Stuggins says the Bank is one of the biggest promoters of renewable energy and energy efficiency projects in the world, financing about $9 billion in these projects since 1990.
Hydropower is still the biggest component of Bank’s renewable energy portfolio, he says, but support for other renewable energy projects has accelerated since 2000.
The Bank’s energy portfolio in China includes the China Renewable Energy Development Project, which is intended to "set the tone" for future renewable energy projects in the country, says Stuggins.
The project provides grants to companies that produce solar cells known as photovoltaics (PVs). The companies market, sell, and maintain their product in rural areas that do not have access to an electricity grid. Grants cover an estimated 300,000 to 400,000 PV systems in households and institutions without access to electricity, to power lights, radios and TVs in in isolated communities in Qinghai , Gansu , Inner Mongolia , Xinjiang, Xizang and Sichuan.
Another project in China focuses on increasing the efficiency of coal-fired plants by as much as 50 percent. The Bank is also working with the Chinese government to make a new coal plant ready to employ "carbon capture" technology. Carbon capture is expected to move to broad implementation if the US Department of Energy’s "FutureGen" technology proves to be successful when the plant goes online in the United States in 2012, says Stuggins.
Also, in an effort to revive research and development in renewables, the Bank has proposed a venture capital fund be set up to fund R&D for low carbon energy technologies.
"We need to bring back the international investors," he says. "We need to leverage the local investors and the local banks, and we need to get public money to leverage private money."
He says the Bank can play a key role by working with countries to promote economic policies that avoid market distortions and reward investment, good governance practices, strong institutions, and the rule of law.
"The role of the World Bank is very important to give private sector the reason to invest, and also share the risk and be partners to attract the players, the investors, in some of those difficult areas where, without our involvement, the private sector would not come."
Investing in energy infrastructure in Africa would increase carbon dioxide emissions in the atmosphere by only about 3 percent—less than the 4 percent currently emitted by airlines, says Saghir.
And it would also reduce indoor pollution caused by burning solid fuel for cooking and heating, he adds.
"Increasing access does not mean necessarily worsening the environment," he says. "That’s an important aspect here. And we should not make Sub-Saharan Africa pay for climate change."
The goal is to leave a "small environmental footprint," and to employ renewable and energy efficient technology when possible, Saghir says. Or, in the words of World Bank President Paul Wolfowitz, "Today, the global community is working to achieve a potential ‘double dividend’ —to meet the energy needs that are essential to fuel growth and to fight poverty on the one hand while preserving the environment on the other. Indeed these are not conflicting goals. It’s very hard to fight poverty if you then, in the process, destroy the environment."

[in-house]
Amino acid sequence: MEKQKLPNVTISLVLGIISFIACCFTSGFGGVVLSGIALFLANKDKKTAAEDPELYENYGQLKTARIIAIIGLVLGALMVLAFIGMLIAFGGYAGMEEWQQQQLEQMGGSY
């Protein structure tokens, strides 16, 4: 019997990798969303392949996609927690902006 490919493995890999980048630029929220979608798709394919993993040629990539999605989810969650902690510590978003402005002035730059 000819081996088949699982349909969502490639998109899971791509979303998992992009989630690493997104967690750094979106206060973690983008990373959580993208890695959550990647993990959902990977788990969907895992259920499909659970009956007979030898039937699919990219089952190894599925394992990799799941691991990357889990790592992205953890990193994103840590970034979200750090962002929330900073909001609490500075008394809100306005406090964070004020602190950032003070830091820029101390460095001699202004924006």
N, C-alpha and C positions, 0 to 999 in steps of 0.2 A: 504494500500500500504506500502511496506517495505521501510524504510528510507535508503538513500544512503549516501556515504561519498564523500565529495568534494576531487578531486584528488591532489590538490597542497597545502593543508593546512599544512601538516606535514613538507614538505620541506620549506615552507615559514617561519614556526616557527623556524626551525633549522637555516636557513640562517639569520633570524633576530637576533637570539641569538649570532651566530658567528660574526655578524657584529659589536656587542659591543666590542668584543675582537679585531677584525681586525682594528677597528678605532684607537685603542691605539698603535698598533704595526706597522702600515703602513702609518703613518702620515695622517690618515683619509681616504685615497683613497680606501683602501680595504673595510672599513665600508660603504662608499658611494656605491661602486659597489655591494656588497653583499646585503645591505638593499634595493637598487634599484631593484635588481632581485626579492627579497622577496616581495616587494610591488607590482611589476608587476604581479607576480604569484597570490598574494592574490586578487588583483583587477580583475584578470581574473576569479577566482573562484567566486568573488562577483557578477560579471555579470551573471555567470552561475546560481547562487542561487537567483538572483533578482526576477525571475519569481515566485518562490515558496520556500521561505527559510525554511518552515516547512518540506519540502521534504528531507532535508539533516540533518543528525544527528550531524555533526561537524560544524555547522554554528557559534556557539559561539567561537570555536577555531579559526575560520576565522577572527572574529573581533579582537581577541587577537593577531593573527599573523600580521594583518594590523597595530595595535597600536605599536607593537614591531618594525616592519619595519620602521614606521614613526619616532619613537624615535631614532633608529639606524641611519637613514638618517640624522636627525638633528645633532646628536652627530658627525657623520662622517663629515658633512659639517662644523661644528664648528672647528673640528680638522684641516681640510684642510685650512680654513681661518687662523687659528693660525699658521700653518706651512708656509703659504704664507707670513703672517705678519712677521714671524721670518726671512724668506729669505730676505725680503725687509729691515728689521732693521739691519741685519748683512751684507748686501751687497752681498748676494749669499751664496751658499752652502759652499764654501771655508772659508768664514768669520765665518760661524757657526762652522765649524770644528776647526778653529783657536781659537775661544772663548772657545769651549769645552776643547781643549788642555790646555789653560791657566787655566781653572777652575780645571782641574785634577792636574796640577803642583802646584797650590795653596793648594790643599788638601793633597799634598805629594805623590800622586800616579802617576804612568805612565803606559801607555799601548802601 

Possible projects include not only the "small is beautiful projects," but a combination of projects that go from the larger electricity generation projects to household-level solutions, adds Ijjasz.
"Clean energy," says Saghir, "could be a way to ensure that we build for future generations an energy world which is more clean, more fair, and less divisive than what we have seen in the last 50 years."
In Africa, small scale power development has led in some cases to costly energy, so that "the places that can afford it the least have some of the highest cost power," says Bank Energy Economist Gary Stuggins.
For that reason the Bank is looking at regional power development, such as regional power grids in all parts of Africa, he says. Economies of scale and diversity of supply should help reduce cost and improve reliability.
Some countries are rich in resources, such as oil or hydro power potential, but there is not enough infrastructure to allow trade among countries, thereby establishing secure supplies for importers and stable markets for exporters, Ijjasz says.
"Funding infrastructure projects that first, improve the security of energy supplies for these countries and second, reduce the overall cost for everybody by trading these resources, will in the end, result in improved energy resources for all of Africa."
"This is a new era," says Saghir, "where there is interdependence between energy access, energy development, and energy security."
"The fact that the oil prices have increased so much brings a new reality to net oil importing countries that are seeing a substantial hit in their prices in energy for development and energy for their population.